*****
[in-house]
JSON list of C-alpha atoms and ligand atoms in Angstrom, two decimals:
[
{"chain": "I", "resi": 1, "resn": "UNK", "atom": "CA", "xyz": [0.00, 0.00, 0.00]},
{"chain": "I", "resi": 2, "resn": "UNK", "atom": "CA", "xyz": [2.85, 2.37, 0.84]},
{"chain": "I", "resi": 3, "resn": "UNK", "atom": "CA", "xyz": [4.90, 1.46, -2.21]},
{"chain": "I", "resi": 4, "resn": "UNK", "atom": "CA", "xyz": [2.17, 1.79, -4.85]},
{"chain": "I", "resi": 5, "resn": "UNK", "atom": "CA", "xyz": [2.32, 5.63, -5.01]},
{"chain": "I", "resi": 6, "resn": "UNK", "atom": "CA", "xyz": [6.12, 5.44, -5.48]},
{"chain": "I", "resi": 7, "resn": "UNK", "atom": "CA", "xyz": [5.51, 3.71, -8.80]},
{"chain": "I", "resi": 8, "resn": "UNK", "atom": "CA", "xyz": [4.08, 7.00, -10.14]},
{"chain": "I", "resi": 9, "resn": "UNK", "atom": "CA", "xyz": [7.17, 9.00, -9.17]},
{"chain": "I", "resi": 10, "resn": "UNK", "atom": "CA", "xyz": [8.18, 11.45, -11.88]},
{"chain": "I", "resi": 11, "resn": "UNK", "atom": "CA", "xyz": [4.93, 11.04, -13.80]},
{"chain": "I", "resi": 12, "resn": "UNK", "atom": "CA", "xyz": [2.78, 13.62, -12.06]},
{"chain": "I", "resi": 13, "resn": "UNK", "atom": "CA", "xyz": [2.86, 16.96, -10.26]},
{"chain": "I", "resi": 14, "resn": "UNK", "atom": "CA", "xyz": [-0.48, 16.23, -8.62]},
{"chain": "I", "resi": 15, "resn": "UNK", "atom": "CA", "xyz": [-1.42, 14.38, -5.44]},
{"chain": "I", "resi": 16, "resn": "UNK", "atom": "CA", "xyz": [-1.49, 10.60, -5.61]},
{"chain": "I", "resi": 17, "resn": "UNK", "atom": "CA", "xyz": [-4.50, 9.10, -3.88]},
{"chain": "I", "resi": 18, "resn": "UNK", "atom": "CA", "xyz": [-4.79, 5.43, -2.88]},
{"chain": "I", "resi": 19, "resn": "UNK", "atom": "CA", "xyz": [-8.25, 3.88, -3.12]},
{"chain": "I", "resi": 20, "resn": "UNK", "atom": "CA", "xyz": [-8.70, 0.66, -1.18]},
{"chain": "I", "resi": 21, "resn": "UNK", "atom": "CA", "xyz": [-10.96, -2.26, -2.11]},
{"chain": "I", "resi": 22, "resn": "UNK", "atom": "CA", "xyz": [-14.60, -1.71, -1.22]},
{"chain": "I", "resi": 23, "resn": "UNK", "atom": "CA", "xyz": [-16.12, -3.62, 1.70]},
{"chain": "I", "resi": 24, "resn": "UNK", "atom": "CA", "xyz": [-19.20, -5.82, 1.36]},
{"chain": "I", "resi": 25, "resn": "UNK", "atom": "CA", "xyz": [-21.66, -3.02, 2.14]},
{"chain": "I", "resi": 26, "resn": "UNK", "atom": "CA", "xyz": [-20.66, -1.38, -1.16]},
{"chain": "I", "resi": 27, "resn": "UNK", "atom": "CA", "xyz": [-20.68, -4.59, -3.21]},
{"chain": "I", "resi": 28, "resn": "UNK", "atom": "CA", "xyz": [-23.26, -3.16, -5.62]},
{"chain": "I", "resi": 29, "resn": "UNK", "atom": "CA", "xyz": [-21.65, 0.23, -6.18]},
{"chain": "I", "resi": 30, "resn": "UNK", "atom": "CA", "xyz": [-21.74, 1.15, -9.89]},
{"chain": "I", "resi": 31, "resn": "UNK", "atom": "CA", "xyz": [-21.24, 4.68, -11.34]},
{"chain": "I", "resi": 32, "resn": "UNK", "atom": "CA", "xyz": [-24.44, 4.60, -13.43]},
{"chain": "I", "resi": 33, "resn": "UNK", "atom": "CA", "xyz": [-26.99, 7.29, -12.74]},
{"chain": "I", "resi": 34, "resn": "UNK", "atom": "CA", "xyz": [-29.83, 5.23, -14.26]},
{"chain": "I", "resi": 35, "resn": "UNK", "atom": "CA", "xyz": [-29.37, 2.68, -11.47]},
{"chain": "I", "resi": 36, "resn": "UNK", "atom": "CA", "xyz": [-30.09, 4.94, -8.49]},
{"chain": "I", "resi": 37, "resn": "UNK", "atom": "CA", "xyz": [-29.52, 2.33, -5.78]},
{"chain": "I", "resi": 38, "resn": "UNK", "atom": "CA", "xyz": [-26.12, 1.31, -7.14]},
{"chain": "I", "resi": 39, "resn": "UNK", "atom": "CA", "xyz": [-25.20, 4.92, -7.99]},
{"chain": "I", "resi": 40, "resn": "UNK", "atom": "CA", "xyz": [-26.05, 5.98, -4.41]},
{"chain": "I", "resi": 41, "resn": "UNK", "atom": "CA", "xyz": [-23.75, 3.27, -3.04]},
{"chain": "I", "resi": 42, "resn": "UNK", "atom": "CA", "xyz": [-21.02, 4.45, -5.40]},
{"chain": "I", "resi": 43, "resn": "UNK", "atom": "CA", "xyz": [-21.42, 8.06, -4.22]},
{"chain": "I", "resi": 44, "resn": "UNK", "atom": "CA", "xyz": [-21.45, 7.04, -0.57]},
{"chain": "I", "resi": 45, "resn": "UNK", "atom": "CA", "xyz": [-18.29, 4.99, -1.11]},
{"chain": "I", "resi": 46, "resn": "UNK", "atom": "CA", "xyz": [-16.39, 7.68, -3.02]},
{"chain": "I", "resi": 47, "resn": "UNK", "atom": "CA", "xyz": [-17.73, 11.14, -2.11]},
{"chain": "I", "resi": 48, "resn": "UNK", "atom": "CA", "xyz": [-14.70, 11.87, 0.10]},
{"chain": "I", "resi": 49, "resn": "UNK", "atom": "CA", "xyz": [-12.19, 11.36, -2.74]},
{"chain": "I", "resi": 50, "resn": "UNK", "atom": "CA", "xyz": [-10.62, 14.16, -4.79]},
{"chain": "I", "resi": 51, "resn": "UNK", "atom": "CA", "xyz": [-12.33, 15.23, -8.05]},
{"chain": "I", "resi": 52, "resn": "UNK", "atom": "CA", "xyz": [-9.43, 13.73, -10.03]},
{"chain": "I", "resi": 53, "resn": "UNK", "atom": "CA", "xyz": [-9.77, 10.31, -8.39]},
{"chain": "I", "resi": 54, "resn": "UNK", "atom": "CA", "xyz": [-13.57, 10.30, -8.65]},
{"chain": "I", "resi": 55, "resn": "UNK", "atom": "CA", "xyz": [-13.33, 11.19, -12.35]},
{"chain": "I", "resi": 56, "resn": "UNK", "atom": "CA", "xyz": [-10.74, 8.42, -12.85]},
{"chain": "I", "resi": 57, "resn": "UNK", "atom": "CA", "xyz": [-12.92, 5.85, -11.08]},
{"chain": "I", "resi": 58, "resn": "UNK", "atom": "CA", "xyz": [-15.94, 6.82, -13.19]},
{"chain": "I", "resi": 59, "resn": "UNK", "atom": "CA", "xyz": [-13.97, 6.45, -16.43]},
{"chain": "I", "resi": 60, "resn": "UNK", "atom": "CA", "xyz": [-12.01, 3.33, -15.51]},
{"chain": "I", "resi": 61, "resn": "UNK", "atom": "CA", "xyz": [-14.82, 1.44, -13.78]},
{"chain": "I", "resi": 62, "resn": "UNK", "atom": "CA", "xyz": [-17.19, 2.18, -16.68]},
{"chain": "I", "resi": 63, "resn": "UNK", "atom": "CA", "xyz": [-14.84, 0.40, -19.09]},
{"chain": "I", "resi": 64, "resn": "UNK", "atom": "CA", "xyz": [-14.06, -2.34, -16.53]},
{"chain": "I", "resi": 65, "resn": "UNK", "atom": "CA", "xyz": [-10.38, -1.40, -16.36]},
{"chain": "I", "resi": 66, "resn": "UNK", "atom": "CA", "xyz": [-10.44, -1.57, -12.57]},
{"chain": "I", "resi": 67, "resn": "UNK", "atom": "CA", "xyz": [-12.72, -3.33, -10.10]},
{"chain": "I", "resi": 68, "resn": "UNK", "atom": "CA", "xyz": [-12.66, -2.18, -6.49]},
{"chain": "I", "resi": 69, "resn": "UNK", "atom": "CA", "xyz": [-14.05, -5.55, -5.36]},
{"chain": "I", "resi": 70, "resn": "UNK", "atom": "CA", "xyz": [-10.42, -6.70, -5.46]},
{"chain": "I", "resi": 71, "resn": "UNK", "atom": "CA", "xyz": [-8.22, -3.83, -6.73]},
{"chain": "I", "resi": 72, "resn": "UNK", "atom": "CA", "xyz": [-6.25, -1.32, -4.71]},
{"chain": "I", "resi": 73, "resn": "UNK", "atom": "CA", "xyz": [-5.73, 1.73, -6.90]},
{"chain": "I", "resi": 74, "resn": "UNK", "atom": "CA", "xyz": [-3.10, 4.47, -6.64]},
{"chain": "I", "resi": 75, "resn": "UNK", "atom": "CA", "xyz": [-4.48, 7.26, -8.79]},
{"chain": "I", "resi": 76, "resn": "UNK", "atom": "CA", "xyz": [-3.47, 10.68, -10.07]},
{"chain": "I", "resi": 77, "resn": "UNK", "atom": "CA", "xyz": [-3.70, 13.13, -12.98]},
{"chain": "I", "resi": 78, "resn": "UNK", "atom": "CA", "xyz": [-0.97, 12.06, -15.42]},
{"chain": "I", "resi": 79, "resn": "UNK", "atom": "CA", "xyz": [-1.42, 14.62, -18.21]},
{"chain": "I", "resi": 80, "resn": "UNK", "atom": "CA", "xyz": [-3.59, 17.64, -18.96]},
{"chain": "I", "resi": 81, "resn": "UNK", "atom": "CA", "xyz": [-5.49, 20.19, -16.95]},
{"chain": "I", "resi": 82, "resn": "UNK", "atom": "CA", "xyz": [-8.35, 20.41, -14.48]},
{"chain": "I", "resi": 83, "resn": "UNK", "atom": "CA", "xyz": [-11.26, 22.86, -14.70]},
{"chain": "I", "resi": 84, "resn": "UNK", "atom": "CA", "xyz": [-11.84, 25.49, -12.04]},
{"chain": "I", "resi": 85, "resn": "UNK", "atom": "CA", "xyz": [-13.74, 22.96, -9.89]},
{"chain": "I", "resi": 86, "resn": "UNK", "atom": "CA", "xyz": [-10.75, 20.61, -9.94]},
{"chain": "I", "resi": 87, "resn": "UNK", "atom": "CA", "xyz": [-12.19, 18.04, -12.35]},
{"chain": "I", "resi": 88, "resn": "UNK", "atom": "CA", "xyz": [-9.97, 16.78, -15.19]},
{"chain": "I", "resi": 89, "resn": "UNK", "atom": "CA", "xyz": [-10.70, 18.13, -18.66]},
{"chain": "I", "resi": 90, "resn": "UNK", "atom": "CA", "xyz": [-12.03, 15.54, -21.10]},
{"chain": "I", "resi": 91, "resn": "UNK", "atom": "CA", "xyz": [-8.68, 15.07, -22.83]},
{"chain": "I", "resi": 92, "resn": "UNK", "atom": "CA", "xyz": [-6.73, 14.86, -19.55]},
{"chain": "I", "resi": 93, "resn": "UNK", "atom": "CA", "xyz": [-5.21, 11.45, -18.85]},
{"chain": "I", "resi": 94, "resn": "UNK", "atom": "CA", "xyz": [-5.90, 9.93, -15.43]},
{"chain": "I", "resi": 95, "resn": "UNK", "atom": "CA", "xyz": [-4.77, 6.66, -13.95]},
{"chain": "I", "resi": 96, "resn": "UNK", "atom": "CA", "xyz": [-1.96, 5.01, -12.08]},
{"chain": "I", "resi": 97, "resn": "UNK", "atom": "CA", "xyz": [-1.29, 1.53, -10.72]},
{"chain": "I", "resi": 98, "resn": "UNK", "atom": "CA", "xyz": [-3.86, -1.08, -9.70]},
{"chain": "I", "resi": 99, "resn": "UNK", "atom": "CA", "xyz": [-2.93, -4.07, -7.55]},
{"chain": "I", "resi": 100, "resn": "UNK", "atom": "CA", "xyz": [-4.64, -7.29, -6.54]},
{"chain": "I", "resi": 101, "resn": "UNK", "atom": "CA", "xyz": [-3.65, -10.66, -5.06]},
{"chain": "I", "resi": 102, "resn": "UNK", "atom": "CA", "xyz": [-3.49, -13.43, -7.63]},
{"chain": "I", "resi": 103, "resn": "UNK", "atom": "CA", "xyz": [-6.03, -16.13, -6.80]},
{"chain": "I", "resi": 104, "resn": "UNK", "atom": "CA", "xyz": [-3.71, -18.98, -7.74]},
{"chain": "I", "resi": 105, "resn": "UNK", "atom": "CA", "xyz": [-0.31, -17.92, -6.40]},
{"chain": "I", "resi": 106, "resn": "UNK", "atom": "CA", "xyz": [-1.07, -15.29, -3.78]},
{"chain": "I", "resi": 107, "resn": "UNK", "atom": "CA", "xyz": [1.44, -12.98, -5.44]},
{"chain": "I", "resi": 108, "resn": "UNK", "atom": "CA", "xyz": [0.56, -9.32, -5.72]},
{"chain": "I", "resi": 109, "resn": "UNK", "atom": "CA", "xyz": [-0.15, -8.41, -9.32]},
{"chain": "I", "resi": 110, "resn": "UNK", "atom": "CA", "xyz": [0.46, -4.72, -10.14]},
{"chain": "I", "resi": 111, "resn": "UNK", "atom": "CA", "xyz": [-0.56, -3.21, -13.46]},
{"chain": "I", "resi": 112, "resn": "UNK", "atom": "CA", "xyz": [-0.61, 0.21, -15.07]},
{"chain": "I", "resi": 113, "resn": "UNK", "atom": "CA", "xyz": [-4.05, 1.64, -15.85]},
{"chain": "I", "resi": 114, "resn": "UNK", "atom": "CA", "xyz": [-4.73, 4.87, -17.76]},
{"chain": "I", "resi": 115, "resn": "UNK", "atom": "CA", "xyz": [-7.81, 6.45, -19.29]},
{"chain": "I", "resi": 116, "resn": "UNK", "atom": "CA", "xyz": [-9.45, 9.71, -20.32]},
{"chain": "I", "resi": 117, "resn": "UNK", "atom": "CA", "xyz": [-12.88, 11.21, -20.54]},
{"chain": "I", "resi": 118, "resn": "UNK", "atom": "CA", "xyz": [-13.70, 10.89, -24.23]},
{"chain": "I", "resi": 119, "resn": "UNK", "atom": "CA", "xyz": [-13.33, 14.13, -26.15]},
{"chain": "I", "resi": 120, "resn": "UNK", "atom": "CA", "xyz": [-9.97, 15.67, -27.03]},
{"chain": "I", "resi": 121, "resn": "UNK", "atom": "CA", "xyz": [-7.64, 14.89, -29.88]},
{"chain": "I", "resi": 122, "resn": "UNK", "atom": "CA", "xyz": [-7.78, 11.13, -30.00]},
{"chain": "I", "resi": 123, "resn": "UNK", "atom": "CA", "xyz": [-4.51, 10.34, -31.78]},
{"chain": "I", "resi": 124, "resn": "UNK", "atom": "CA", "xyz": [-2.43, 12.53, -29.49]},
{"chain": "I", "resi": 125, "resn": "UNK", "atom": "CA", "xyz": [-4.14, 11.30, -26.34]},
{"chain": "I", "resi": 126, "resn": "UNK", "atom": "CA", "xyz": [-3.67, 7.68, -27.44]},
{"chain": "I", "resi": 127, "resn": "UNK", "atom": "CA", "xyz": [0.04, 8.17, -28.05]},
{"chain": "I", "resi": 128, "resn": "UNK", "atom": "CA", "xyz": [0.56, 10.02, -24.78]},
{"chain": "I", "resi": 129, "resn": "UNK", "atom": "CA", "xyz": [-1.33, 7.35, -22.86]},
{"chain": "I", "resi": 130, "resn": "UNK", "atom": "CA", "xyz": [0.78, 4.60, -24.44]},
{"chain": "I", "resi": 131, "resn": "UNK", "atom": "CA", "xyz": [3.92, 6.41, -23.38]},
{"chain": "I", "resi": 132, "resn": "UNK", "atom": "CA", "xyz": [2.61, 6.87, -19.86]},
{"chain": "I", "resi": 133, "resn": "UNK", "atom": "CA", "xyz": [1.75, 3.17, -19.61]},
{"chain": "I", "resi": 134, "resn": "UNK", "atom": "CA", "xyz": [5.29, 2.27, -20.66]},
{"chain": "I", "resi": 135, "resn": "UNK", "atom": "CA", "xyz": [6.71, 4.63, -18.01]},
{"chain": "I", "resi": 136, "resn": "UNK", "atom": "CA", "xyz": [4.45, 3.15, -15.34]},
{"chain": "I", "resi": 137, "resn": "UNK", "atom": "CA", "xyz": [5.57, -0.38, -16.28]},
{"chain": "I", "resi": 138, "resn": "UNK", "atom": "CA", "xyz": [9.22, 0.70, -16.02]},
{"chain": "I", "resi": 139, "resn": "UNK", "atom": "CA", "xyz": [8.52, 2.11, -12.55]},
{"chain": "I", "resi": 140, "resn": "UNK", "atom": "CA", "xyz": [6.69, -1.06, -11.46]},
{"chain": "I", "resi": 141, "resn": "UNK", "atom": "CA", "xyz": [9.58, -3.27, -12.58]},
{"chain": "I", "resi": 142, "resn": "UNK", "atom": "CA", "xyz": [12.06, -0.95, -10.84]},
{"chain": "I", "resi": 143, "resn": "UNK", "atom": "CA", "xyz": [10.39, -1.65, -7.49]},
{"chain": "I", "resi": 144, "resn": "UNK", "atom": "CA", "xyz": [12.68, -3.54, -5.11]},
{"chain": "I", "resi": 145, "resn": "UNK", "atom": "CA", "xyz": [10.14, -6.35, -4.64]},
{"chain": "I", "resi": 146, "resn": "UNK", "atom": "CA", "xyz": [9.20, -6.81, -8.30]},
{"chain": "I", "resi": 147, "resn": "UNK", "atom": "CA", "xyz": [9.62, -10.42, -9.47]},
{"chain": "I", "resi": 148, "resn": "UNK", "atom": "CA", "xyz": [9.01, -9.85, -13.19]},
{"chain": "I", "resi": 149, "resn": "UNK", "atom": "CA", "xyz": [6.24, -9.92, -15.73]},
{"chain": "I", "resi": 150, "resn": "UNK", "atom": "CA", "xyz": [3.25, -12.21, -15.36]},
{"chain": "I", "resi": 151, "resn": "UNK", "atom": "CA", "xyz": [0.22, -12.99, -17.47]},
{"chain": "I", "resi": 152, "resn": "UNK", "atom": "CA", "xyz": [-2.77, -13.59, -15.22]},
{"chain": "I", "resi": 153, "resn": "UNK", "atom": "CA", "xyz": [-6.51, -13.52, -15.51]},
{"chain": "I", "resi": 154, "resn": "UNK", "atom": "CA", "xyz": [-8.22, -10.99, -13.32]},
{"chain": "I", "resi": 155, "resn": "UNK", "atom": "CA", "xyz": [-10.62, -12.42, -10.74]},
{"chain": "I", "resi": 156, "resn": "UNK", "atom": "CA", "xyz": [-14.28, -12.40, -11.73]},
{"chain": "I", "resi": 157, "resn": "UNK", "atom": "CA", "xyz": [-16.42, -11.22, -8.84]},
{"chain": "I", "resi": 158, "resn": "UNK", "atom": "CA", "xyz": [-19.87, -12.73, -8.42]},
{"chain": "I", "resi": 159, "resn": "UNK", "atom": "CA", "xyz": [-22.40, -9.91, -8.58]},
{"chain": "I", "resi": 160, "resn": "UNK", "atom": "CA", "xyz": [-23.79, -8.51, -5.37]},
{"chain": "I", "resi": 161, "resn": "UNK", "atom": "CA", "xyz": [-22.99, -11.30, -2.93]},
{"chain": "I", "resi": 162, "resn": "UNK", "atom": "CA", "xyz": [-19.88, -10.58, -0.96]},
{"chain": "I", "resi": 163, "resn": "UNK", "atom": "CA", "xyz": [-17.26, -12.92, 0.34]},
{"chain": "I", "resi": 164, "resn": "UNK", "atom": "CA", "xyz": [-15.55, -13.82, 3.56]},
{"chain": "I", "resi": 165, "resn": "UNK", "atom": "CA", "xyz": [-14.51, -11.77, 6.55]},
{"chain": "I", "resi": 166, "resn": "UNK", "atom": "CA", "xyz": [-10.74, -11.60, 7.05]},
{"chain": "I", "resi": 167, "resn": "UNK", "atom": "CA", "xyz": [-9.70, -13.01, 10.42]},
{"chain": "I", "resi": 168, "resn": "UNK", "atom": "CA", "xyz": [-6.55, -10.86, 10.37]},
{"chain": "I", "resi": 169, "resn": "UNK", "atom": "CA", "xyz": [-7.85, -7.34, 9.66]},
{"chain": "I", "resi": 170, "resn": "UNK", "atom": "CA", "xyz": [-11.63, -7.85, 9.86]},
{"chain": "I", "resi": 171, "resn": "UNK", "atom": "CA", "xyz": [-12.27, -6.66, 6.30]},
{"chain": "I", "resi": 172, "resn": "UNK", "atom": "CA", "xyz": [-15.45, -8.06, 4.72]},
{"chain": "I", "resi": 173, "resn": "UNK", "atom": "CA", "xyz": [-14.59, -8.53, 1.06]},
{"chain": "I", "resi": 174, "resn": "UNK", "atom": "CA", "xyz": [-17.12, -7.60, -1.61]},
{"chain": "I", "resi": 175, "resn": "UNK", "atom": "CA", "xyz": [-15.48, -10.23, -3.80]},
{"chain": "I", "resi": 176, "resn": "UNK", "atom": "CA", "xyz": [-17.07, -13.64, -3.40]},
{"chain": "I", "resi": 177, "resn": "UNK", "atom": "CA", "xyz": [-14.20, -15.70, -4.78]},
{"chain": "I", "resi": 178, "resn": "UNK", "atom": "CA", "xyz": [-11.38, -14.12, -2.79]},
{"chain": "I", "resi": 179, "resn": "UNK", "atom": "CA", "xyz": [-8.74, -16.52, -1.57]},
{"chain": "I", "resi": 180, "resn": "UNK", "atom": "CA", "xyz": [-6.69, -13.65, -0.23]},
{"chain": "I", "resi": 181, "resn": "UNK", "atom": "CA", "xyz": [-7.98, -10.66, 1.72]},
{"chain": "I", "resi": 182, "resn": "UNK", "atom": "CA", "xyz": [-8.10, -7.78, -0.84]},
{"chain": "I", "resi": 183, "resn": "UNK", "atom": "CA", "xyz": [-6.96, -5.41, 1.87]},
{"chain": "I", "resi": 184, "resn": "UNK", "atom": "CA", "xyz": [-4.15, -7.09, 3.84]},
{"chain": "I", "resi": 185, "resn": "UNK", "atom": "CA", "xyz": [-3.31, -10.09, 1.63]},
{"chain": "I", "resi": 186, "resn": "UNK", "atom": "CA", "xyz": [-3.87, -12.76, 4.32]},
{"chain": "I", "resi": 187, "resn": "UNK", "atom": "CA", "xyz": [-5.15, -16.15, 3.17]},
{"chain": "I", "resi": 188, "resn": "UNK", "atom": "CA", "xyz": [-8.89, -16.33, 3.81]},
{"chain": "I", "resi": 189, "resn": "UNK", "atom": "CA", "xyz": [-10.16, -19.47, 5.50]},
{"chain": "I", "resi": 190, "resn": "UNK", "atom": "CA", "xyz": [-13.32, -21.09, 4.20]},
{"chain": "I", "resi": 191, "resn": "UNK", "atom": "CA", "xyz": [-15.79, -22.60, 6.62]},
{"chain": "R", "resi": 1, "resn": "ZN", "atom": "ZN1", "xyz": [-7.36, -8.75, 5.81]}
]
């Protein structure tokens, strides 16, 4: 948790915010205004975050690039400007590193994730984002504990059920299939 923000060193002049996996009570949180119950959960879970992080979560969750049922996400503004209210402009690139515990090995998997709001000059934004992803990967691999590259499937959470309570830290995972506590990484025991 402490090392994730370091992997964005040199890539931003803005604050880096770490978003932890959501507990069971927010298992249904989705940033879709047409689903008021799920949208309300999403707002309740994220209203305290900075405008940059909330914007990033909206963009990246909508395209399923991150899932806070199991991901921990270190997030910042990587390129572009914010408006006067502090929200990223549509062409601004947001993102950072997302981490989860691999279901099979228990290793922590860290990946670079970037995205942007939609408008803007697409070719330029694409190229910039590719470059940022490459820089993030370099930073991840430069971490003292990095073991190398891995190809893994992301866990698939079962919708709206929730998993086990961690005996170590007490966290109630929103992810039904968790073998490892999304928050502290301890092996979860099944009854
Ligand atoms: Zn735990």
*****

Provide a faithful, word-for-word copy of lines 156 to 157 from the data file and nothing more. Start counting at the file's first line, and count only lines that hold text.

{"chain": "I", "resi": 153, "resn": "UNK", "atom": "CA", "xyz": [-6.51, -13.52, -15.51]},
{"chain": "I", "resi": 154, "resn": "UNK", "atom": "CA", "xyz": [-8.22, -10.99, -13.32]},